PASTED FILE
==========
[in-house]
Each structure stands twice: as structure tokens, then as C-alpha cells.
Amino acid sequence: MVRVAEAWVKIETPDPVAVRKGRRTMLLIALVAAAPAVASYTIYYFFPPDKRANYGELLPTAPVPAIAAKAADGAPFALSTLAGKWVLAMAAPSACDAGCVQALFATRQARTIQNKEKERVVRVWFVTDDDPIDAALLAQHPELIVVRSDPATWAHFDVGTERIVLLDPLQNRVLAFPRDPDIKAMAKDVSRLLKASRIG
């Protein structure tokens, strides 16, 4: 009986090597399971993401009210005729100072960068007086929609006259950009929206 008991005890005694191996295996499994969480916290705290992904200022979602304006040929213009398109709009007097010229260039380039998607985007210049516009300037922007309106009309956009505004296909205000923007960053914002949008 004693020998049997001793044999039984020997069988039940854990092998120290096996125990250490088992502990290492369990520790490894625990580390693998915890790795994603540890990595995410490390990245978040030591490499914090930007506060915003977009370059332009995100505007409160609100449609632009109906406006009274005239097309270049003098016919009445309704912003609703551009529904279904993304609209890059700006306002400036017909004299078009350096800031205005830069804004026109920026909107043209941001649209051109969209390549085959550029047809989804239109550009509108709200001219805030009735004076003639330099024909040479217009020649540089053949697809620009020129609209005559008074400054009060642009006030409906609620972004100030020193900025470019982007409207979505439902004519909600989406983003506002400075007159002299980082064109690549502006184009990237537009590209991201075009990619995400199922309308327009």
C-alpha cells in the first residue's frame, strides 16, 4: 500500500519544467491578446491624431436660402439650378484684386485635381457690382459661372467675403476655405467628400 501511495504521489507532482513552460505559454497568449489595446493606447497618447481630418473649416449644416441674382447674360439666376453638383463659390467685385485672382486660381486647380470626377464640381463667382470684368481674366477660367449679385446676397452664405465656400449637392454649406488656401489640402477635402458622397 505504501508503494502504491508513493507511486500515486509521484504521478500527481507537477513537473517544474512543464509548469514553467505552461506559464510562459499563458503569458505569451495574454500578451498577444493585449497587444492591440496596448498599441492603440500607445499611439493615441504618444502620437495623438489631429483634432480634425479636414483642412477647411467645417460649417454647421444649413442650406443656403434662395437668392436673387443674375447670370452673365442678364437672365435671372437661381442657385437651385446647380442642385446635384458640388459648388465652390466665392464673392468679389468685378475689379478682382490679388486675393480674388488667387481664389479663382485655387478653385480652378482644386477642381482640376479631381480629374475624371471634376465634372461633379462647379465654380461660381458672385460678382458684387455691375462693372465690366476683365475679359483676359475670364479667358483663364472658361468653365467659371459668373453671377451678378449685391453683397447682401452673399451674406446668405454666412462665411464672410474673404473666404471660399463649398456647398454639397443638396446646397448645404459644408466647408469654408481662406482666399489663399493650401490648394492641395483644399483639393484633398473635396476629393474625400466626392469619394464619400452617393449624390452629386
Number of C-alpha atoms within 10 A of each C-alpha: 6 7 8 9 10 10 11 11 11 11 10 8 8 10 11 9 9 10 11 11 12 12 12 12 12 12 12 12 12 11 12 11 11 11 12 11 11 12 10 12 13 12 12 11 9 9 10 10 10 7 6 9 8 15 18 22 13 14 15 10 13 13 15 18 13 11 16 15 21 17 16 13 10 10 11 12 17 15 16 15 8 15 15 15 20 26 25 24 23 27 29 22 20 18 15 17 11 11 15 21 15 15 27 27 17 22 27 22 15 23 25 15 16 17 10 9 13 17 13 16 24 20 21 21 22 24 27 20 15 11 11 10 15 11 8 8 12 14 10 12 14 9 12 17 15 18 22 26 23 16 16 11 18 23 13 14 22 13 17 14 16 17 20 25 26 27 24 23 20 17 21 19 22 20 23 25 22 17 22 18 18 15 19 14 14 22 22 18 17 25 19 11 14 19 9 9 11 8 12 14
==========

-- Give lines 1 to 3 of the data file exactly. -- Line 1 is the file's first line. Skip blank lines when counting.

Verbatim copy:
[in-house]
Each structure stands twice: as structure tokens, then as C-alpha cells.
Amino acid sequence: MVRVAEAWVKIETPDPVAVRKGRRTMLLIALVAAAPAVASYTIYYFFPPDKRANYGELLPTAPVPAIAAKAADGAPFALSTLAGKWVLAMAAPSACDAGCVQALFATRQARTIQNKEKERVVRVWFVTDDDPIDAALLAQHPELIVVRSDPATWAHFDVGTERIVLLDPLQNRVLAFPRDPDIKAMAKDVSRLLKASRIG